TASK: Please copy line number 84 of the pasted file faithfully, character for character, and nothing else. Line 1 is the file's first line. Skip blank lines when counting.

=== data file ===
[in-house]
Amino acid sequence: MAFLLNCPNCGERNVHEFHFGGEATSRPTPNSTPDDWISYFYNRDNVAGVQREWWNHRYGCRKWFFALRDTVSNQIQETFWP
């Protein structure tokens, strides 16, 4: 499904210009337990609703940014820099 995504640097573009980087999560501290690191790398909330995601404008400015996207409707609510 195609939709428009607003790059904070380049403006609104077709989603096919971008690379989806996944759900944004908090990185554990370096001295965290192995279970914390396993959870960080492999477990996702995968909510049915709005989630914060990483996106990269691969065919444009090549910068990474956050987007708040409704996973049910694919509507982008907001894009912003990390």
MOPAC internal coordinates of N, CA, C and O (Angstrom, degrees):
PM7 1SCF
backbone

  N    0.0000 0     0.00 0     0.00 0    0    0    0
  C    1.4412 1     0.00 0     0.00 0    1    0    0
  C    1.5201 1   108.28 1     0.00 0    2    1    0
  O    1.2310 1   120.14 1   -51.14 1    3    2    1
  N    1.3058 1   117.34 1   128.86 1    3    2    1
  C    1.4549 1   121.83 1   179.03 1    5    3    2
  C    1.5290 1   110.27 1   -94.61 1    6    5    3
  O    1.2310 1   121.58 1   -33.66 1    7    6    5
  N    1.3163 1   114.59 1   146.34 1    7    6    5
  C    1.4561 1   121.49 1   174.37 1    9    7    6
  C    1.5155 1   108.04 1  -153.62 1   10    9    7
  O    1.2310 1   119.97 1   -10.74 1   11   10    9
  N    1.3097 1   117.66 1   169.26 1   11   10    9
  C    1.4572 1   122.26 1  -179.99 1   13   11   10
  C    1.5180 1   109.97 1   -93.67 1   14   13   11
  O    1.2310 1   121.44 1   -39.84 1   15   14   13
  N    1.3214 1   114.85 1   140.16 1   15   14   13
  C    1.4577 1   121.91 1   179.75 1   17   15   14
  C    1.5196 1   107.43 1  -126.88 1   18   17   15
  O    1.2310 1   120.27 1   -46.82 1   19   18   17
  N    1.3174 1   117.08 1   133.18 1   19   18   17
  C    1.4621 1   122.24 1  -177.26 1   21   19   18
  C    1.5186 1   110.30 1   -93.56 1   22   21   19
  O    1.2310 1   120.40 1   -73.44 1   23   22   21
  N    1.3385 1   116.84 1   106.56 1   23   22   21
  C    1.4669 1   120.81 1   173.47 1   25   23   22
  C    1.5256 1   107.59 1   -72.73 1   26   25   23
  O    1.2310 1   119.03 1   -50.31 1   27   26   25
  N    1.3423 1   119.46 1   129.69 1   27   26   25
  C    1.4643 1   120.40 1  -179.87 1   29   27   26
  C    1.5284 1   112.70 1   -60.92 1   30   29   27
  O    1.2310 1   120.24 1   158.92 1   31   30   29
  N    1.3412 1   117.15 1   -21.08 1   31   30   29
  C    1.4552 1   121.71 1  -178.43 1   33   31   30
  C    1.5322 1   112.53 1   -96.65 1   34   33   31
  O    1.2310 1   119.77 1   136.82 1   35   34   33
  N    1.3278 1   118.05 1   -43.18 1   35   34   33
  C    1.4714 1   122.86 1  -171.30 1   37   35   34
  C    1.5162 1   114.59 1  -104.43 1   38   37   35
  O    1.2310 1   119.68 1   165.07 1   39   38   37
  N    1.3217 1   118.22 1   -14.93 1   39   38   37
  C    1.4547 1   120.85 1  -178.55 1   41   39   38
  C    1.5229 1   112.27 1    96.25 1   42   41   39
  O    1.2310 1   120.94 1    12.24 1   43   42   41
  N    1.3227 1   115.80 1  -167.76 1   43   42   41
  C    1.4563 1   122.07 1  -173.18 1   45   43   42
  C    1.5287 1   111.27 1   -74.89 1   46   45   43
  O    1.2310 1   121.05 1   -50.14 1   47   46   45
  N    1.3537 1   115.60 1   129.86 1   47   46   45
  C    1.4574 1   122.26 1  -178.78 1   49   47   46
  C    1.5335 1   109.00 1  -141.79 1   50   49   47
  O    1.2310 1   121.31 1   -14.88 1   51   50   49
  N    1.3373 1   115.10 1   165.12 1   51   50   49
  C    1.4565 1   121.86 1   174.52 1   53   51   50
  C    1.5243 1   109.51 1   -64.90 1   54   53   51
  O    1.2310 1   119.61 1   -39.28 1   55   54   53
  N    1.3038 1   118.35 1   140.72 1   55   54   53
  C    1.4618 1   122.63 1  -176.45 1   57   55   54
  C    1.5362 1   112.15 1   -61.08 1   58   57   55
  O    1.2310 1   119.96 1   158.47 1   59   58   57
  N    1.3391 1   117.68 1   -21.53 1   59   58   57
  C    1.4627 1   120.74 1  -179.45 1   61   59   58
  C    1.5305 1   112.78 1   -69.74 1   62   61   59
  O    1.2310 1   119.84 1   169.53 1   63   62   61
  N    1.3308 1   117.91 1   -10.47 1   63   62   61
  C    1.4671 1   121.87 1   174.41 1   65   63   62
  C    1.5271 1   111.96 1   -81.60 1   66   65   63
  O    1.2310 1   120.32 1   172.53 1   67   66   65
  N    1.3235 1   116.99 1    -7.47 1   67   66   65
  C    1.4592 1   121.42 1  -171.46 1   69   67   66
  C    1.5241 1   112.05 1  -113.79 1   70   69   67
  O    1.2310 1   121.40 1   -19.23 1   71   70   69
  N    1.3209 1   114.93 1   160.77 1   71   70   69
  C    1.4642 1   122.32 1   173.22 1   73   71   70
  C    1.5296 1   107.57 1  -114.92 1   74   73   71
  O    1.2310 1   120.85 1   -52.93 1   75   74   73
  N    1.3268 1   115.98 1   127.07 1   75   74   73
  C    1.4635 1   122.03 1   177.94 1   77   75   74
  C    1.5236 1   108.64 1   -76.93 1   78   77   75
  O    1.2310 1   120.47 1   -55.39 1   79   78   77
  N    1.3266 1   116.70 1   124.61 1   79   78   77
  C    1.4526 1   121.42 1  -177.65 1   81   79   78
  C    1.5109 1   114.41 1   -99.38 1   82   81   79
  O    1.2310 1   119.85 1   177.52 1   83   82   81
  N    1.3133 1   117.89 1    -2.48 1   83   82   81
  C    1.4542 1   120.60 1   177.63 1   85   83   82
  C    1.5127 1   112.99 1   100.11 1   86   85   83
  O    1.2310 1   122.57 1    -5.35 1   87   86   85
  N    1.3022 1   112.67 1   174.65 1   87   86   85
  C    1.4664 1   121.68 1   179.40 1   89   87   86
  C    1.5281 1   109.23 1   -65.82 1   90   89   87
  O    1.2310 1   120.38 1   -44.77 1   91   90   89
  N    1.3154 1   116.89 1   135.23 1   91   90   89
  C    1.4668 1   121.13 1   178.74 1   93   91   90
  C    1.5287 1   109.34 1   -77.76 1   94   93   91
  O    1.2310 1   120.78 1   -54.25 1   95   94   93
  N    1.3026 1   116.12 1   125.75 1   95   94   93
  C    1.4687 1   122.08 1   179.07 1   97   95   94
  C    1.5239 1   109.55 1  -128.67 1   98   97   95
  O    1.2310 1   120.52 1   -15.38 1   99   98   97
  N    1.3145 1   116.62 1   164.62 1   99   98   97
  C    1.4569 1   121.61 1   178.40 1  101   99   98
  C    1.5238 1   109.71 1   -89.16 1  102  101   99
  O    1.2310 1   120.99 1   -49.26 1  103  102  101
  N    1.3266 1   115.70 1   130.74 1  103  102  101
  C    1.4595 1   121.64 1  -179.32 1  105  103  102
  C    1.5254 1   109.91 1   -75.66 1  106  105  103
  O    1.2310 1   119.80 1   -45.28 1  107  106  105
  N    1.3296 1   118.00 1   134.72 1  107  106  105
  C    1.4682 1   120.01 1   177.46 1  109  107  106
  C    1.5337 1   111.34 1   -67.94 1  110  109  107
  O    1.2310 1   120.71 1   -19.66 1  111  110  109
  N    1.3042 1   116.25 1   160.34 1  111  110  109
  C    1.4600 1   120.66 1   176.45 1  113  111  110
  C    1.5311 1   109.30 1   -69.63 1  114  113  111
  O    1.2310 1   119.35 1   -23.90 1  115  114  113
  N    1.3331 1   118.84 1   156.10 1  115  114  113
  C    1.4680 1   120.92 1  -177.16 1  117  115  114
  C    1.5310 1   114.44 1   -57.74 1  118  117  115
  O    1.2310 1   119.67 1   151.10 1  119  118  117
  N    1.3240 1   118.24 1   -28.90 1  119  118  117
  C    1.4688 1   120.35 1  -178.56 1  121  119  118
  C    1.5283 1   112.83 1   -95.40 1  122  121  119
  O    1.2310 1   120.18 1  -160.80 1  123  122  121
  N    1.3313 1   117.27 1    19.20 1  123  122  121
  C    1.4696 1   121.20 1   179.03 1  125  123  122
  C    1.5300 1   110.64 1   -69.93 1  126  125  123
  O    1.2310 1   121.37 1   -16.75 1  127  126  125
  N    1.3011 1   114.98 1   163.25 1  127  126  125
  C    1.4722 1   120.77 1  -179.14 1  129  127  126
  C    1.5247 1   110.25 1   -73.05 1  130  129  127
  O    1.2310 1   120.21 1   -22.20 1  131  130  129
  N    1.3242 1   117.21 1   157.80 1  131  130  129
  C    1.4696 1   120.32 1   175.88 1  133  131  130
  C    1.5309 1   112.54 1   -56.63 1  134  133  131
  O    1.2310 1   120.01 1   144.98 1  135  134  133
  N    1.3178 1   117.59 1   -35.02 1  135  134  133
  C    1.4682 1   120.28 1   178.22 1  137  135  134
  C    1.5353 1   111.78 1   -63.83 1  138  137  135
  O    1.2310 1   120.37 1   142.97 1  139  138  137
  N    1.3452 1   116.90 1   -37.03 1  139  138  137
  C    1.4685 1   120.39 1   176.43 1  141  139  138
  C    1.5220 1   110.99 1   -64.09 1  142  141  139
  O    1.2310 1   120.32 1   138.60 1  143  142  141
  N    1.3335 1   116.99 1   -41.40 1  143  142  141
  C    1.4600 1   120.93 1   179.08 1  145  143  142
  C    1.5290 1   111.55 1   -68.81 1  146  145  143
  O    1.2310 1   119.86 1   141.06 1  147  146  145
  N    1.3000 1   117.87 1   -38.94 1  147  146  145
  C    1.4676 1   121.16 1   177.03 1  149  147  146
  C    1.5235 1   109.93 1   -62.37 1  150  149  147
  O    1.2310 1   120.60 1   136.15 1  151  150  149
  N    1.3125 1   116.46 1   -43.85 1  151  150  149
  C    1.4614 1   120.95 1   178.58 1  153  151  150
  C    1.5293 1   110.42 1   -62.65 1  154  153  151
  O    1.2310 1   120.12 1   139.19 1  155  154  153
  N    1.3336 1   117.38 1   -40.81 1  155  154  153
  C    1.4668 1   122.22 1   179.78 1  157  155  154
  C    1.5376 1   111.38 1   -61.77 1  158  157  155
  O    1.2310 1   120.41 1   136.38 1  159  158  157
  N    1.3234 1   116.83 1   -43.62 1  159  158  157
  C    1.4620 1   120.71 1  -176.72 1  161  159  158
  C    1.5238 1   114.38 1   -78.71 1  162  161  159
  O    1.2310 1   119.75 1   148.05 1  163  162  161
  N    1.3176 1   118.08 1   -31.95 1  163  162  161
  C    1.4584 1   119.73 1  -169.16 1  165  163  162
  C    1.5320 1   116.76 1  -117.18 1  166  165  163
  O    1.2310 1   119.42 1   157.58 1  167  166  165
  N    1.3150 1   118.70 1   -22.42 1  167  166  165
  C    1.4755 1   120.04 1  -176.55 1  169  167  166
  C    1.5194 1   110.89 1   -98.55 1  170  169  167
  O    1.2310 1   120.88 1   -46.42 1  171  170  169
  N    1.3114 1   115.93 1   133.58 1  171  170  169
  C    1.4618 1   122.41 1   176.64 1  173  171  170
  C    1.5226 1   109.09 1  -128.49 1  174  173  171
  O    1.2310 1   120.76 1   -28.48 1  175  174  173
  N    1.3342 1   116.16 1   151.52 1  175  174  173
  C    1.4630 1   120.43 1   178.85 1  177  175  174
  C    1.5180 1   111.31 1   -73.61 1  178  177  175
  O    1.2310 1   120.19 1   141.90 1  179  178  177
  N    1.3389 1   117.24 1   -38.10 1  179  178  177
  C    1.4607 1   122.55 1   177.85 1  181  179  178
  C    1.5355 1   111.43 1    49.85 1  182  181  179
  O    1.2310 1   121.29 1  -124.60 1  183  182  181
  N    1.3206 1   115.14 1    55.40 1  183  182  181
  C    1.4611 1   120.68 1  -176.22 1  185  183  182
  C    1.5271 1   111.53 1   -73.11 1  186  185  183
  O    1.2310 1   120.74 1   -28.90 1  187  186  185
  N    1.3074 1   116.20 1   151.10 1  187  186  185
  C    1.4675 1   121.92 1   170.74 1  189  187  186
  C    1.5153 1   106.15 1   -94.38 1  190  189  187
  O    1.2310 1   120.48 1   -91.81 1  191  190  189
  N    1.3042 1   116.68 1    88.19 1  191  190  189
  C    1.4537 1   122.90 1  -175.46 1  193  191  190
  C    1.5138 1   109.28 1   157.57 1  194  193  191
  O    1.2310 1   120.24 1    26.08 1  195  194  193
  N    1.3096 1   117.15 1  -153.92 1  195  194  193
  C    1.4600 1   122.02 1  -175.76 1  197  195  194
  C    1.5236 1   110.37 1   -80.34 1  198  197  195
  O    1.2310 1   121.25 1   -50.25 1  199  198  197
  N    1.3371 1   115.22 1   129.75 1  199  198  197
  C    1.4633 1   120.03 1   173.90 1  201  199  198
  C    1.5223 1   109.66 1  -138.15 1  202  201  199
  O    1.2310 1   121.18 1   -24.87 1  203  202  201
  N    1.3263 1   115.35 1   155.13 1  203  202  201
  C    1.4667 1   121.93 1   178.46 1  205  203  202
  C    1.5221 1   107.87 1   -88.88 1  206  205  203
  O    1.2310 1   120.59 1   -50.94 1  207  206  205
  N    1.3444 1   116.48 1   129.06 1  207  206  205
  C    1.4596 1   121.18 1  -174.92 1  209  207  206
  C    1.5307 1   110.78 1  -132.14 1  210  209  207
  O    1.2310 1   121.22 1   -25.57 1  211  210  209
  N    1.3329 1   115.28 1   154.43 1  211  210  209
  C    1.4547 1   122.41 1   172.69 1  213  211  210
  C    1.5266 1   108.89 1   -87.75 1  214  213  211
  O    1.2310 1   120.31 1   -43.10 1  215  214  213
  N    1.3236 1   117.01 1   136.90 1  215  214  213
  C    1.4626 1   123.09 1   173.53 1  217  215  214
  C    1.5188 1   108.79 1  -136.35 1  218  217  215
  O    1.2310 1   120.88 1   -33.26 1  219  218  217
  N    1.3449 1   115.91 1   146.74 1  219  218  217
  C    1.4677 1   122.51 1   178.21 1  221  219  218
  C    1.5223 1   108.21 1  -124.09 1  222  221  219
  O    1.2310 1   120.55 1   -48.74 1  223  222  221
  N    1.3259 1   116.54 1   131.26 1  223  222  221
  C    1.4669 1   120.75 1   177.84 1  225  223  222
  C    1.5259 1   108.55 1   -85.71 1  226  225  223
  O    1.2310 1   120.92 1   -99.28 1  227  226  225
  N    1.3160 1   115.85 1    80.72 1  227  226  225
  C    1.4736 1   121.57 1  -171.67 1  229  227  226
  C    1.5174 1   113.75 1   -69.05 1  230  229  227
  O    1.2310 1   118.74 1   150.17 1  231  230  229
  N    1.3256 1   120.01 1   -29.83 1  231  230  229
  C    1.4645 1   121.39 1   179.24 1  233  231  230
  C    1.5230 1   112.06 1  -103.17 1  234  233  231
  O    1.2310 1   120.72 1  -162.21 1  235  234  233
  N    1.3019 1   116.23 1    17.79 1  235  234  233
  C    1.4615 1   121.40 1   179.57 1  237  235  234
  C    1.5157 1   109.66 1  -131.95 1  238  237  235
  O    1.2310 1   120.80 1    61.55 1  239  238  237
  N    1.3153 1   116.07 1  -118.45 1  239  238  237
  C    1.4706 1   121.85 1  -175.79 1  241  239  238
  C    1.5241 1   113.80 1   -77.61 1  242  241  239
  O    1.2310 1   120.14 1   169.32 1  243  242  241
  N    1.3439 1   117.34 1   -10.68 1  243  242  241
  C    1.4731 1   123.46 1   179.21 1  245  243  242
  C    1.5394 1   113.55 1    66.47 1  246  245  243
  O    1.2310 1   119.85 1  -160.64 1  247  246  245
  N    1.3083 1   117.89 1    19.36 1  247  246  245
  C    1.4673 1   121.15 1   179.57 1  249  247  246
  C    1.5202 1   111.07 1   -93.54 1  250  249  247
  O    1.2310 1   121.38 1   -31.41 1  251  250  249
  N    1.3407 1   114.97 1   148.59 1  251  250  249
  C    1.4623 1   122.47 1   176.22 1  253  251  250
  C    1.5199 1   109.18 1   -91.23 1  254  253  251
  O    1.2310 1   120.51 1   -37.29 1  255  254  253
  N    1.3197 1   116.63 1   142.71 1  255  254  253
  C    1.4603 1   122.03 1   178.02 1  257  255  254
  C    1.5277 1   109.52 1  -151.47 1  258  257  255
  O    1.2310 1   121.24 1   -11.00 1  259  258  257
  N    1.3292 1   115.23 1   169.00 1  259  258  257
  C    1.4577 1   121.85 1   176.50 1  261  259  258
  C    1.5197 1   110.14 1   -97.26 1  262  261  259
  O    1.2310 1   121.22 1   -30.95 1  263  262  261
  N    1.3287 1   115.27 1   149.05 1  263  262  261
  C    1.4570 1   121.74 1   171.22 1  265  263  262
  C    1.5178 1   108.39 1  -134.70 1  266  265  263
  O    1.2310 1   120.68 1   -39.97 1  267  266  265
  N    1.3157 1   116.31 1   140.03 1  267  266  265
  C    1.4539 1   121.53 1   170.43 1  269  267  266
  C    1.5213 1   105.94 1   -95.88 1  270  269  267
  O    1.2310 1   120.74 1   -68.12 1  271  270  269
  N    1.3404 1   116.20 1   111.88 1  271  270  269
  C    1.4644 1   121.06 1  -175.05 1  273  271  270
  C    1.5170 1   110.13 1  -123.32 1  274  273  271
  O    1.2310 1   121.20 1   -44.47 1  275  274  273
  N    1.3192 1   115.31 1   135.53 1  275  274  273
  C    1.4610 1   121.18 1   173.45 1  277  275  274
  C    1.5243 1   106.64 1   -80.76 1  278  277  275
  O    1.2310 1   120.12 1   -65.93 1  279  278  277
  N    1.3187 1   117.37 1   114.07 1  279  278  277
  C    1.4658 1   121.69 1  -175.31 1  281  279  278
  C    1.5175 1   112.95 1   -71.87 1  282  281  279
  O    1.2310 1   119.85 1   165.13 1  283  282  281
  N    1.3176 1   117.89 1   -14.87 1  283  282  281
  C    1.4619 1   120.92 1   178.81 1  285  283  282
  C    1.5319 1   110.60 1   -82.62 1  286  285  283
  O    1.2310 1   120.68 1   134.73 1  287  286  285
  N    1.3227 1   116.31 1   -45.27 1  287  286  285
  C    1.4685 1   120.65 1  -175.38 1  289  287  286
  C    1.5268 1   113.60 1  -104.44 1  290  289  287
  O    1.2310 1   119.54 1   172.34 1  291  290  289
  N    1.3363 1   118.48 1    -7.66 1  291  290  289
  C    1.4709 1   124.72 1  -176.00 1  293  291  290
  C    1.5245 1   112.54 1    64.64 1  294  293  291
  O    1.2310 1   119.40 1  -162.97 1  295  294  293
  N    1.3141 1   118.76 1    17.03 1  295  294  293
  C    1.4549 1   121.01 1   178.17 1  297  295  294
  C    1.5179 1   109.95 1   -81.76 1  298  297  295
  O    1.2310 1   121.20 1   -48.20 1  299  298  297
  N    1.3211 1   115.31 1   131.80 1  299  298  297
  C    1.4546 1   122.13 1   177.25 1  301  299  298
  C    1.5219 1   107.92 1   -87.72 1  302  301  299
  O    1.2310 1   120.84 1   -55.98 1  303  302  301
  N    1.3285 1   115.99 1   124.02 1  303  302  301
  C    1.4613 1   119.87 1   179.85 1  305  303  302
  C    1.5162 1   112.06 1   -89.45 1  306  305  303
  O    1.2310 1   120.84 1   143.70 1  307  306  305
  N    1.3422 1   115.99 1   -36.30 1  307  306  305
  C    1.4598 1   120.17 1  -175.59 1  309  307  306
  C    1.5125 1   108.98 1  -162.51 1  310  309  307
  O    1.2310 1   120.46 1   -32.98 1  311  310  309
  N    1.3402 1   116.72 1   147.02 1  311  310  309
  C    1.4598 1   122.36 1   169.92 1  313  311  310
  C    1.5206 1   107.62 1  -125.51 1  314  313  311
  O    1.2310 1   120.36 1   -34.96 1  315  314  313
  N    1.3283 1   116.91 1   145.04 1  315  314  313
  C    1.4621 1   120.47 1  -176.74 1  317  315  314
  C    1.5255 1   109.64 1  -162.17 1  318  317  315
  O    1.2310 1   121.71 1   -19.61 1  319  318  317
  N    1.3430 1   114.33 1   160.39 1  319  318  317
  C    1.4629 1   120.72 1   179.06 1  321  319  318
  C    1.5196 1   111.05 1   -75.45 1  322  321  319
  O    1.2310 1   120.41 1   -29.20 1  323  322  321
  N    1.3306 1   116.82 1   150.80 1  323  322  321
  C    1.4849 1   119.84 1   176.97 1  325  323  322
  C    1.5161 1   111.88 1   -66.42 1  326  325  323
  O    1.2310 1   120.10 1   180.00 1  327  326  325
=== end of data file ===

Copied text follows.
  C    1.4635 1   122.03 1   177.94 1   77   75   74